THE PLANNING PROCESS
It would seem self-evident
that a planning process should produce tangible measures that
ensure long-range, positive results. Yet a surprising
number of such processes fail this simple test; they defeat
themselves from the outset through the planning process itself.
Noted planning authority George Keller instructs us
in the necessary characteristics of process that can prevent
must be participatory and controversy-tolerant. There
must be urgency in the process because the fate of the institution
matters and is at stake. Looking outward is important
because the environment is changing and competitive. There
is an attitude of active control over the institution's
future rather than one of passivity or desperation. Real
planning is about setting priorities and making choices--difficult
choices. It is about having goals and dreams, but
it is also about recognizing limitations and letting things
go. Planning must concentrate on specific decisions and
actions based upon well-defined priorities, and it must
provide the means for achieving goals rather than stop with
the goals themselves. The process will be imperfect, and
it never really ends.
It would be my hope
that each individual task force would begin with a thoughtful
consideration of Keller's directives and that it would review
his words regularly throughout its deliberations. While
the issues we explore will differ with each task force, Keller's
words must serve as the touchstone that unifies us in our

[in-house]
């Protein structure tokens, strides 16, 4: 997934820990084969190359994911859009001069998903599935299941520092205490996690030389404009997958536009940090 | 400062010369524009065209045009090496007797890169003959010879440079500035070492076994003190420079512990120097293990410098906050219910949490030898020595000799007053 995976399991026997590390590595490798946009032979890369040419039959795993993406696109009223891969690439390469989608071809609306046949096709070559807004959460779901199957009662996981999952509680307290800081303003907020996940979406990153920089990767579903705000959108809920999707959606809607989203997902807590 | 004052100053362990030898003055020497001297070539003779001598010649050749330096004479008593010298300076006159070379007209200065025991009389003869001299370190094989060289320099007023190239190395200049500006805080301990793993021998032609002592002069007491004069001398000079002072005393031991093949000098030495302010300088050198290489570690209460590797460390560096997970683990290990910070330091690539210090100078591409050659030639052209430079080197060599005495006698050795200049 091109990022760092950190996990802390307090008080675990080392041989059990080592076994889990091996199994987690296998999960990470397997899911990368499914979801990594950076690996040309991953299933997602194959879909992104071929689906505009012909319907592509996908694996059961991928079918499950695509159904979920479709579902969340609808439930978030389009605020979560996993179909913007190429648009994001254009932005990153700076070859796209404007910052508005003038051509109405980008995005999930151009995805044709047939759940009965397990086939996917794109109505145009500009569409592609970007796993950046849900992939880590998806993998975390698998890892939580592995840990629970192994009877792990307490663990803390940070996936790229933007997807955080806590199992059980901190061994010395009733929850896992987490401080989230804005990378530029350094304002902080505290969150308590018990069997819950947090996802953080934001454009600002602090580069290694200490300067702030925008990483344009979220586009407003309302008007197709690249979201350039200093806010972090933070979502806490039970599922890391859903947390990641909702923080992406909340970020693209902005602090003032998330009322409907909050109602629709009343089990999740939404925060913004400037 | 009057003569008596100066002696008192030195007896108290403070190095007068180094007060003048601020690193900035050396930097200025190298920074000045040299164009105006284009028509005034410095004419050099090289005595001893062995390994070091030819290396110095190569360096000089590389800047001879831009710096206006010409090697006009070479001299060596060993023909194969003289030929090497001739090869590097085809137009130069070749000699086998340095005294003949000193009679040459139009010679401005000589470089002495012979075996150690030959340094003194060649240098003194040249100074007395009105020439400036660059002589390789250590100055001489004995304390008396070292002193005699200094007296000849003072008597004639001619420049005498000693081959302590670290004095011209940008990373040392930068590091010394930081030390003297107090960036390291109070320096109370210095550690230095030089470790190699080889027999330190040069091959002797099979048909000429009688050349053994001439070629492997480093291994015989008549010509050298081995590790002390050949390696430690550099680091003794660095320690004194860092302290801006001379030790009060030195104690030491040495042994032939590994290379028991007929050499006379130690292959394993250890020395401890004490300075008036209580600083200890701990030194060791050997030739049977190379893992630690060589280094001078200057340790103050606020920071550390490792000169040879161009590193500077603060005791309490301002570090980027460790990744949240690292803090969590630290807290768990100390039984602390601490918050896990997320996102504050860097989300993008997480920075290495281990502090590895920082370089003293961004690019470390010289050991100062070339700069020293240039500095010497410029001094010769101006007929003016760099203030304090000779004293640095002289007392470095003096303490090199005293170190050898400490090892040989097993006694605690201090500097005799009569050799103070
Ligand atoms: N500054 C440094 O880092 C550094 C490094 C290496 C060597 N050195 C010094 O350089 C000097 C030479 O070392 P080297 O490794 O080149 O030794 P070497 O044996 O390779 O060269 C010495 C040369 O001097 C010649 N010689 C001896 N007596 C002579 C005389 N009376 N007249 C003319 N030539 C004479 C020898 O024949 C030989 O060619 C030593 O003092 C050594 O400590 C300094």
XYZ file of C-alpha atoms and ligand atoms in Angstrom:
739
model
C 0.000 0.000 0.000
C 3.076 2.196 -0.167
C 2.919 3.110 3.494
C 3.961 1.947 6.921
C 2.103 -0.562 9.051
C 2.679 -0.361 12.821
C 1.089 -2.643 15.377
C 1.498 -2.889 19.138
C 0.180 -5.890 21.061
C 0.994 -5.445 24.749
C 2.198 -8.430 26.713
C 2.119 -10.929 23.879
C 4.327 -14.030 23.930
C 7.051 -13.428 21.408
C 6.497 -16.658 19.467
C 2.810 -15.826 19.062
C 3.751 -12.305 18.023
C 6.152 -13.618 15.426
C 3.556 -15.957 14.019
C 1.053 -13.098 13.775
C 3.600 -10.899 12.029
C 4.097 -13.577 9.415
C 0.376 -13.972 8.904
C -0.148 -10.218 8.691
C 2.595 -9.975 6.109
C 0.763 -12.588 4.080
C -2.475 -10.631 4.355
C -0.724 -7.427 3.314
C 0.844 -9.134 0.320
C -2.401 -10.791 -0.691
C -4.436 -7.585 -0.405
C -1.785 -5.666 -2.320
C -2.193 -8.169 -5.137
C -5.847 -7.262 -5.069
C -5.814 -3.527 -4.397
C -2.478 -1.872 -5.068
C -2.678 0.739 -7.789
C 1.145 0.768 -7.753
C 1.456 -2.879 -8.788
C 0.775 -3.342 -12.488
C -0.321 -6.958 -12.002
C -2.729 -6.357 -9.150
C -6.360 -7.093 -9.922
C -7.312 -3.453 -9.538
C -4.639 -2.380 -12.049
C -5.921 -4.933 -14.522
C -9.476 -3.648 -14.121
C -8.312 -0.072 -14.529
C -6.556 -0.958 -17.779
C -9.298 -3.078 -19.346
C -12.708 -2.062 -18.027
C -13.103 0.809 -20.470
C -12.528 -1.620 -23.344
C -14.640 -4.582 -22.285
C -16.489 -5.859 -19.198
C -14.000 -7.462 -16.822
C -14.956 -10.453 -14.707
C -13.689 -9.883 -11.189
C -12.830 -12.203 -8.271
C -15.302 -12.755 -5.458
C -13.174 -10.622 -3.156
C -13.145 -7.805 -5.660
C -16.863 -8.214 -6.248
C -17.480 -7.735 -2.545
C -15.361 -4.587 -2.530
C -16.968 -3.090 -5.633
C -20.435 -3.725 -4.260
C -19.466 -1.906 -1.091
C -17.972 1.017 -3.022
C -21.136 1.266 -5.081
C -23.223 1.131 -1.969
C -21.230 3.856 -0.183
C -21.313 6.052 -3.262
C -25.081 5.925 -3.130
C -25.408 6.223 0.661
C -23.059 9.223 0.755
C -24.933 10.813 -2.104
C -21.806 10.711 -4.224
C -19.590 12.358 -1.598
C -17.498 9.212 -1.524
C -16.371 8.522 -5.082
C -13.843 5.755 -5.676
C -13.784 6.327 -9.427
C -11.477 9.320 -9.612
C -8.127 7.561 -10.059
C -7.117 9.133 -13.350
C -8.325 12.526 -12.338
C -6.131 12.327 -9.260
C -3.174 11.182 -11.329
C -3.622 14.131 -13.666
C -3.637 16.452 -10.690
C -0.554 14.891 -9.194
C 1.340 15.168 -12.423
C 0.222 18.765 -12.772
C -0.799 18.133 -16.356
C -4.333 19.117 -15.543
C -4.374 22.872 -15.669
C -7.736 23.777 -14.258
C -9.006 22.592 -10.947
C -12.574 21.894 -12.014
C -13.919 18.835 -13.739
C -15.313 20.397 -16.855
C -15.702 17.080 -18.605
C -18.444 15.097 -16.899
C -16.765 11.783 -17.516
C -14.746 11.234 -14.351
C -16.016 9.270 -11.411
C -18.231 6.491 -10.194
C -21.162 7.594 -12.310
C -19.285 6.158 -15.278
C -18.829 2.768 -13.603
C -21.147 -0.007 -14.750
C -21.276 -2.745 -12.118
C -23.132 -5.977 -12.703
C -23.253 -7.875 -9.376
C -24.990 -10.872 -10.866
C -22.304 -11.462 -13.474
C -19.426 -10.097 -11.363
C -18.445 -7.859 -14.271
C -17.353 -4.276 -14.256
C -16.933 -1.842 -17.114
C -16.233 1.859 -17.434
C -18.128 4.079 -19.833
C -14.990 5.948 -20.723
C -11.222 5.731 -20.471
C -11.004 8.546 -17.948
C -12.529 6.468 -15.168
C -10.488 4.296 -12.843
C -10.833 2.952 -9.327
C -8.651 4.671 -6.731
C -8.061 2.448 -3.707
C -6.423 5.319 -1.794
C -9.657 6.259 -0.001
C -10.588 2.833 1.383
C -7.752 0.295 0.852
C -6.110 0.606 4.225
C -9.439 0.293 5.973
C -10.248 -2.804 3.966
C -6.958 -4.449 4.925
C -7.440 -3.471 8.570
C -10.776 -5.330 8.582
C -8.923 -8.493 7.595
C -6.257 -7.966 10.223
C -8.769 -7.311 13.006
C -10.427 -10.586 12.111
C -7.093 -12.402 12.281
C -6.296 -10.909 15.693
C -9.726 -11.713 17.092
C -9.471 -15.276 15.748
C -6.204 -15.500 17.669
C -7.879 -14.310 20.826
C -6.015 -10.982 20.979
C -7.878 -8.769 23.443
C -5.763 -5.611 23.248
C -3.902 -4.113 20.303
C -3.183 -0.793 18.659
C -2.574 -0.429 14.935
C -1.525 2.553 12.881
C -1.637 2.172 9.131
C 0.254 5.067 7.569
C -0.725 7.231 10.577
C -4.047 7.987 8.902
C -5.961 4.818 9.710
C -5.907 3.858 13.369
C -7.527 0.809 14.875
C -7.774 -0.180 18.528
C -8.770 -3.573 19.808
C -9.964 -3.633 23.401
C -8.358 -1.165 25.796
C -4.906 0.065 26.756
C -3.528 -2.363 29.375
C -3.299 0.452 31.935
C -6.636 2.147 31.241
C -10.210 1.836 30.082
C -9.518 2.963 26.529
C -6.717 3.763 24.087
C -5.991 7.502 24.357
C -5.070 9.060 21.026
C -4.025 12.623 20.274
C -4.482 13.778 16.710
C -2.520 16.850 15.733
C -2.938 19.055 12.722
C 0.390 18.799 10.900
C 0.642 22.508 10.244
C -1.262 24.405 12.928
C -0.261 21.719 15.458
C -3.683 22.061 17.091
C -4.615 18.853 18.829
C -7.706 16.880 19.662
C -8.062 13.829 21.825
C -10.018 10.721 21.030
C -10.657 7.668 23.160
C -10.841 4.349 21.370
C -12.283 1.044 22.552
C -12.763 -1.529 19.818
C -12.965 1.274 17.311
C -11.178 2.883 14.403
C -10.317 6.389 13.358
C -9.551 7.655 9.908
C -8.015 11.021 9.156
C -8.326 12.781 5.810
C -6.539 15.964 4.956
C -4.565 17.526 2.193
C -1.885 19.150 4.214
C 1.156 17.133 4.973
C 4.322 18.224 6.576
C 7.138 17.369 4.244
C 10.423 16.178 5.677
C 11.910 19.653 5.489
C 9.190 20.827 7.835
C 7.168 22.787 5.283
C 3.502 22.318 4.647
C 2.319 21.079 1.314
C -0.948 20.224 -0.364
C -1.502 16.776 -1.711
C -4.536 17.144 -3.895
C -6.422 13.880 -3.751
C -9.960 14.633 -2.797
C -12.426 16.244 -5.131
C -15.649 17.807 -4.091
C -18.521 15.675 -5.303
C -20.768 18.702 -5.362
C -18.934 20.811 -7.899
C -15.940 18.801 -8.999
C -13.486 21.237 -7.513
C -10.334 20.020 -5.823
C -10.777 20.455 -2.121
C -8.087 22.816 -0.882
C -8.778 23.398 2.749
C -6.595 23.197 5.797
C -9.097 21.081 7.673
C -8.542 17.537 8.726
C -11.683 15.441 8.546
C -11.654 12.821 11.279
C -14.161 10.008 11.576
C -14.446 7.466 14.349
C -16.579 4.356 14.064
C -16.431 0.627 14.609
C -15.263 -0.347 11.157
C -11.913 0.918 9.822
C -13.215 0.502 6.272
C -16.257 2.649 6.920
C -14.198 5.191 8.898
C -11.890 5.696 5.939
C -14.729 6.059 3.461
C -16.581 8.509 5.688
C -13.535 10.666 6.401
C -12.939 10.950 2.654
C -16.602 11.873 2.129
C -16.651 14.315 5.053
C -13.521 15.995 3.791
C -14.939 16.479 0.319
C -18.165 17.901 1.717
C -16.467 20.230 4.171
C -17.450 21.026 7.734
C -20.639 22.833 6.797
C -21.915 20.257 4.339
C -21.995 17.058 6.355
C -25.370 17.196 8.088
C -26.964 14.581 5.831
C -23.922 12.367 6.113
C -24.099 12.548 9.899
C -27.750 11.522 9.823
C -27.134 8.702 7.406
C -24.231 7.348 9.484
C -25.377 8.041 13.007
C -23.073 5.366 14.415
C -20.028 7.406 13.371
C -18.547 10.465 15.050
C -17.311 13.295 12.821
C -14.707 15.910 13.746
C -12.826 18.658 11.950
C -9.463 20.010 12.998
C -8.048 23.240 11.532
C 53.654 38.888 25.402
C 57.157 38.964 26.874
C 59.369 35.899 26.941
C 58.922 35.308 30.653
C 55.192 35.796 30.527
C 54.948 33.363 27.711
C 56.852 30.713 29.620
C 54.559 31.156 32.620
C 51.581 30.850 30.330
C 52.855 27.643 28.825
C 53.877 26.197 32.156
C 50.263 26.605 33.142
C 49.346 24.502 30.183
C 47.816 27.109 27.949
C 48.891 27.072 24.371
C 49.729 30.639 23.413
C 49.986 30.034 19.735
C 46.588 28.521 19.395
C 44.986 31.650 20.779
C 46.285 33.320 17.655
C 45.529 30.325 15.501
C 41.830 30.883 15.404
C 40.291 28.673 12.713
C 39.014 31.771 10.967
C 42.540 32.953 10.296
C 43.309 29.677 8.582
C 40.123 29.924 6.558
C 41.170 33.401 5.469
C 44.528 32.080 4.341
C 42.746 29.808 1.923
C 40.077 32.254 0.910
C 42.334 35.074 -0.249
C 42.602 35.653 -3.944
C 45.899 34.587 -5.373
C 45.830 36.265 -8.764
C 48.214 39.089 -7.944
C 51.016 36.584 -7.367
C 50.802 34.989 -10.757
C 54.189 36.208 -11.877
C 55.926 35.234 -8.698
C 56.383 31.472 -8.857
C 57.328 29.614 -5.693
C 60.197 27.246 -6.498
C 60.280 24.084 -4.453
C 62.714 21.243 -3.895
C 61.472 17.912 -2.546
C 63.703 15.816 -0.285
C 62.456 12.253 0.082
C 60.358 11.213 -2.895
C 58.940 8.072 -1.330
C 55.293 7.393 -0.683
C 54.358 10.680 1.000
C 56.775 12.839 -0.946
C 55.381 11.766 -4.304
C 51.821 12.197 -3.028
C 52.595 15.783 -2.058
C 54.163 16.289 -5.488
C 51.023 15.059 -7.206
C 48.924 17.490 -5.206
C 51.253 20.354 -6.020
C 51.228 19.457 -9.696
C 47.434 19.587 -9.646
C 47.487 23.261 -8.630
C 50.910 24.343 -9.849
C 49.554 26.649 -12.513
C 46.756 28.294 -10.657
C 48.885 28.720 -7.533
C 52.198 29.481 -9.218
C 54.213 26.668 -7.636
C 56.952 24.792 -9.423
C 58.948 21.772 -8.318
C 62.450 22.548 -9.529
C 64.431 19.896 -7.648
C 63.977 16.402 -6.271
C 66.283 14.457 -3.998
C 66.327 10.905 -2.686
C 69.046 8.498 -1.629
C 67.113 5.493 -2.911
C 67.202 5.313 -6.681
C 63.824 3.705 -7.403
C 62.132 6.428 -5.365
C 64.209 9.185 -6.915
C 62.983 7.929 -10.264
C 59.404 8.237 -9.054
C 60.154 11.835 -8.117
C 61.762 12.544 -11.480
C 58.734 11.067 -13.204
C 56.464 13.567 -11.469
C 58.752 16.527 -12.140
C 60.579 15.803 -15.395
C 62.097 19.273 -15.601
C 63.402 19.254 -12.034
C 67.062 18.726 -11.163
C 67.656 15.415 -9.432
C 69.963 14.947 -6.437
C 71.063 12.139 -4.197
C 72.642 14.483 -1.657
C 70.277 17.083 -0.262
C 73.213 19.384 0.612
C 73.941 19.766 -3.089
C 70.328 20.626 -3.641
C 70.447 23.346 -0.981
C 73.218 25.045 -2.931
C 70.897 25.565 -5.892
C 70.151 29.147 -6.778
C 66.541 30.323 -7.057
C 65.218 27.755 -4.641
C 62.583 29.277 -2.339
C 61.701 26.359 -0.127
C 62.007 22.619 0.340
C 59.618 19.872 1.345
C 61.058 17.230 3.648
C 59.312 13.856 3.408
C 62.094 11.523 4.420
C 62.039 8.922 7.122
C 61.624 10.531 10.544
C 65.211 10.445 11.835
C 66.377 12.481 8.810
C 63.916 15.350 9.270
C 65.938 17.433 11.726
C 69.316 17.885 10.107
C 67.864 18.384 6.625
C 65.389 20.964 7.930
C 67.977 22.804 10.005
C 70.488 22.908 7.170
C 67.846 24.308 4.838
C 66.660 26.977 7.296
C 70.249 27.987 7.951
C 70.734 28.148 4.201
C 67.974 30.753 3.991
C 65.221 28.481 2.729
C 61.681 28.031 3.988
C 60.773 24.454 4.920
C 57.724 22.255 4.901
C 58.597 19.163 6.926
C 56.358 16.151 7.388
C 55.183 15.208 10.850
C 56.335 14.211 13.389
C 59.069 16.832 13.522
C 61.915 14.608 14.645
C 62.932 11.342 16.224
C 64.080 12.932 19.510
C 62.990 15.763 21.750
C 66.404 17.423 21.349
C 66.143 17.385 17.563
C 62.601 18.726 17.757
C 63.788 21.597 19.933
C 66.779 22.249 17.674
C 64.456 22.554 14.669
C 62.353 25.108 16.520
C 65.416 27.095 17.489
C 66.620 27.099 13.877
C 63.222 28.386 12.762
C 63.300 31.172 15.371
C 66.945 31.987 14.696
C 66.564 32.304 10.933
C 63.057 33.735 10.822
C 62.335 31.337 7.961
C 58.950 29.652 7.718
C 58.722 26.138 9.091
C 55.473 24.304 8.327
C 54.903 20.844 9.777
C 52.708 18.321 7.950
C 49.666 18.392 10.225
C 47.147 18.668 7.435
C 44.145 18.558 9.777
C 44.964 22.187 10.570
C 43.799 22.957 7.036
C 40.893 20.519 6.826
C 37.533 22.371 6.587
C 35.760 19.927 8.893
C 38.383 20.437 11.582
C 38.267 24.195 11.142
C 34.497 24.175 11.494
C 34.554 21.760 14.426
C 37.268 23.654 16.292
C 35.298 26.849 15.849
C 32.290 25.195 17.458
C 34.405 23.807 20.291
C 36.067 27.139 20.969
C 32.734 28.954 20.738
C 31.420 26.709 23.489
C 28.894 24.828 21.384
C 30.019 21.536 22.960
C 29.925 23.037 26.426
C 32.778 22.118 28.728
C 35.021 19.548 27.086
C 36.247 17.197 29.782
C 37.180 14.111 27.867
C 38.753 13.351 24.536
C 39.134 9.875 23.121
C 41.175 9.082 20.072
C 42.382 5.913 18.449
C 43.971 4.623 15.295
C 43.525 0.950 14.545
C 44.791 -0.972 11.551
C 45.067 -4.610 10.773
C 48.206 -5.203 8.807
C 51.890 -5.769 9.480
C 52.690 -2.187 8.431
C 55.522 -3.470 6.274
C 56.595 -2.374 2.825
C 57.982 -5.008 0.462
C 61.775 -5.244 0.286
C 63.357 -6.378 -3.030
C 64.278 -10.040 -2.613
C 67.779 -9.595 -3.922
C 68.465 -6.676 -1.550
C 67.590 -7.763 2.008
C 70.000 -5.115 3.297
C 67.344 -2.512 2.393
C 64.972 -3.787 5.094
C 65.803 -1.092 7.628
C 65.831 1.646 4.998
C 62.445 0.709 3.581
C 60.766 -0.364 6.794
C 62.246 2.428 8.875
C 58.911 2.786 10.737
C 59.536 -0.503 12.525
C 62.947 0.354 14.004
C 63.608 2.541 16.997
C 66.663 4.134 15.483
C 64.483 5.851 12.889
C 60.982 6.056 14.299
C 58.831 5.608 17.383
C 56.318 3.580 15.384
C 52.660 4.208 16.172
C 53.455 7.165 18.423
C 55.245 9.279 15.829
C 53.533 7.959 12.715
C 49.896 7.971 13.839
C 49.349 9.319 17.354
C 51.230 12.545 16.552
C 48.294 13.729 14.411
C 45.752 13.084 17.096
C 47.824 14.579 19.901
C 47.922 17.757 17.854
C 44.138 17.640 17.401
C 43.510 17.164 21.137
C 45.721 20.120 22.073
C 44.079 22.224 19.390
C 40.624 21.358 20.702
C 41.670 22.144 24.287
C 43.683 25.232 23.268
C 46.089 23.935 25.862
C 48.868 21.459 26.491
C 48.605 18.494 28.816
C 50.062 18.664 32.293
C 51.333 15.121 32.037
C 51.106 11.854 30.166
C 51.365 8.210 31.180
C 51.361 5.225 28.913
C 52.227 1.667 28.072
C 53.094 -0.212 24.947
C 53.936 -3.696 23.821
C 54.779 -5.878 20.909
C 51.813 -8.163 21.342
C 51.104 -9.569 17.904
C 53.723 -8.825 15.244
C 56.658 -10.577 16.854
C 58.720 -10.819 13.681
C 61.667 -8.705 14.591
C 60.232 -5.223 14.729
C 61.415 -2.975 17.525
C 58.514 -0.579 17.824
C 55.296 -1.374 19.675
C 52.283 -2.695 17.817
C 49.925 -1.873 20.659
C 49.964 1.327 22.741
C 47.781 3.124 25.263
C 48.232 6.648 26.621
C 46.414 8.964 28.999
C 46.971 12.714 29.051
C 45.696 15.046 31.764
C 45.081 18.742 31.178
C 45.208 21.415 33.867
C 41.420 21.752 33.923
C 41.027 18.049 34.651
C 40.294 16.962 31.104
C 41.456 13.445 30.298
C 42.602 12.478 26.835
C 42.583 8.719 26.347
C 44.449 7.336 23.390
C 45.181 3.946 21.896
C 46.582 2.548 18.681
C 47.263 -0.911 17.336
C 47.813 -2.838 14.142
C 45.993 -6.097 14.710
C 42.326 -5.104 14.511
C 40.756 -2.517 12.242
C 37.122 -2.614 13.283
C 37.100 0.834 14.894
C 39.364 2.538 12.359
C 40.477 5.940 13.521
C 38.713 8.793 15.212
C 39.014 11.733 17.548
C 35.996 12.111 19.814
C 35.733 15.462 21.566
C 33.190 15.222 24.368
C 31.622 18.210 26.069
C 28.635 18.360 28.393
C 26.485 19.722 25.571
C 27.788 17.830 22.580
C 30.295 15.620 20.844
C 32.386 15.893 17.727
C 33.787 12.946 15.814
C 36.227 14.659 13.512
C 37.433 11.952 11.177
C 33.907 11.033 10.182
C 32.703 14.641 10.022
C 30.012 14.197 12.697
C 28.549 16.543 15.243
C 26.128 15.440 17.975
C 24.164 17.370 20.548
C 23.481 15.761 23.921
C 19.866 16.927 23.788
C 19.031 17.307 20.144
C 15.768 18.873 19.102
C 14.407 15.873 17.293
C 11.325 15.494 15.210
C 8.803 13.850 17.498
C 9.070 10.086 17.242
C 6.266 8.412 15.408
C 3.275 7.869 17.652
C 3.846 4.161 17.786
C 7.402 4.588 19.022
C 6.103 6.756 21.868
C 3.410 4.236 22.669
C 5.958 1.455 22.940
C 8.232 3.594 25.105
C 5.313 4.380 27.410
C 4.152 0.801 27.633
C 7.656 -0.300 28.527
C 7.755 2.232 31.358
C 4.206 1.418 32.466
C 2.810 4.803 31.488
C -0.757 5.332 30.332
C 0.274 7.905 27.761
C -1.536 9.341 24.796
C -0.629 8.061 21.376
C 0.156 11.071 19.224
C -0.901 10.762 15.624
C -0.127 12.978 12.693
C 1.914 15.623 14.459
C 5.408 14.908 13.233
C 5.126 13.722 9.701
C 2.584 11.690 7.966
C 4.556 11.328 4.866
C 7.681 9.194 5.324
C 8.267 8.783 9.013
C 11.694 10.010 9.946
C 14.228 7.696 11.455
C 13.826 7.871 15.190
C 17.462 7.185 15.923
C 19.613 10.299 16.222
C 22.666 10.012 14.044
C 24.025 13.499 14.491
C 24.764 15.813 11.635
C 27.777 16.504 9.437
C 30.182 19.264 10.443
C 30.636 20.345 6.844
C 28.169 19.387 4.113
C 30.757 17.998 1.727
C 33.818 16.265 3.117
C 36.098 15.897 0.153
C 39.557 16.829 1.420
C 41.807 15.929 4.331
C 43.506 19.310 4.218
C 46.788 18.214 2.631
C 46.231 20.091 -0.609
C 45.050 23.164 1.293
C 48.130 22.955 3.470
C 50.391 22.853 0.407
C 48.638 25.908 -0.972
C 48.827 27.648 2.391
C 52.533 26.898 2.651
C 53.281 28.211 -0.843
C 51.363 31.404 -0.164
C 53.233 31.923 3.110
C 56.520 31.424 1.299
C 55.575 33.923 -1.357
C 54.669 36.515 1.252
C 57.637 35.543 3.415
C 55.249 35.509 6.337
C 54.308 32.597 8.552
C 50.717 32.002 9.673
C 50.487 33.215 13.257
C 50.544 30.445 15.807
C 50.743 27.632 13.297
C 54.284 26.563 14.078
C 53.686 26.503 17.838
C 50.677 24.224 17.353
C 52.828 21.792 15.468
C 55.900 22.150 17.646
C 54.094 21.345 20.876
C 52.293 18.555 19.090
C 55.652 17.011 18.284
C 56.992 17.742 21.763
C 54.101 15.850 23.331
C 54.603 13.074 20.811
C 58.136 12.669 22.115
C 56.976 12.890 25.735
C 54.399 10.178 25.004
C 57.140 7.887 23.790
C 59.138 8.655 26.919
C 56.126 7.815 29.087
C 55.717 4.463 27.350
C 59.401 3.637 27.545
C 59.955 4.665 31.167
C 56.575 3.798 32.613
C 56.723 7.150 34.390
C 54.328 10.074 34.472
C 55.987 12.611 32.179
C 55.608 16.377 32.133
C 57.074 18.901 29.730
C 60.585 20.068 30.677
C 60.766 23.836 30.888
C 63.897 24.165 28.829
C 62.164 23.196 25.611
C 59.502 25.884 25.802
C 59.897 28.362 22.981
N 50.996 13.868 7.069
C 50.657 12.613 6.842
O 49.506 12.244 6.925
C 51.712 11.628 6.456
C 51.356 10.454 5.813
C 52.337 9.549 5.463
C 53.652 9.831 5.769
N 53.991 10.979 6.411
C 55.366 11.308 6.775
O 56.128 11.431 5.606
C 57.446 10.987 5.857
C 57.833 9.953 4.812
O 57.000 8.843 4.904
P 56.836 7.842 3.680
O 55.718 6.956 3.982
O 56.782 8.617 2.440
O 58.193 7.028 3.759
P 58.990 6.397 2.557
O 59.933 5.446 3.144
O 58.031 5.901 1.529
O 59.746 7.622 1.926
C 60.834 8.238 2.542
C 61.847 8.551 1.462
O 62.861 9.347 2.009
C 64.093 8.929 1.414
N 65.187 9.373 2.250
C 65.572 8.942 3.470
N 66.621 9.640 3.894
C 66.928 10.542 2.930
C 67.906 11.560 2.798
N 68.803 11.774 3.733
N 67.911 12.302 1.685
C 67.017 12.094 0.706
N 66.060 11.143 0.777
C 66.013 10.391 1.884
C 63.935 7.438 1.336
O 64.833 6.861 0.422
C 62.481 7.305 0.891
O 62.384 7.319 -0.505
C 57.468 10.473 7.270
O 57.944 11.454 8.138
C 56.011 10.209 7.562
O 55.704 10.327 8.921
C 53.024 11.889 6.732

As the task forces
meet regularly over a six-week period spanning June to early
July, they must be committed to engaging in the kind of candid
conversation that goes on daily in our community--but usually
only behind closed doors or over the coffee pot. This
planning process provides the occasion for an open airing
of our deepest concerns and our highest aspirations. To do anything less would be a disservice to each individual,
to the constituencies they represent, and most importantly,
to the College itself.
Each group will be
given a specific area to examine, but should regard perceived
boundaries as permeable; such boundaries are, after all, somewhat
artificially constructed for the sake of organizing our discussions.
When it is logical and in the best interest of the
institution for a task force to venture into what seems like
another group's territory, it should feel free to do so.
At the culmination
of our discussions, the task forces will deliver their recommendations
to me. It will be my responsibility to imagine the
pieces as a whole and to integrate ideas within the comprehensive
five-year plan that will be presented to the Board of Directors.
While I will make no claim that I will accept the recommendation
of a task force in its entirety, I will give clear credit
for those suggestions that are incorporated and note significant
difference of opinion if and when they exist.
Throughout the deliberations
of the summer task forces, several guiding principles, beyond
those that Keller offers, must be applied. They are
must be guided by an insistence on the "greatest good
for the greatest number." This approach--academic
Benthamism, some would call it--requires a shift
from the disproportionate ways in which Morningside's resources
have sometimes in recent years benefited a minority and
not accurately reflected institutional priorities.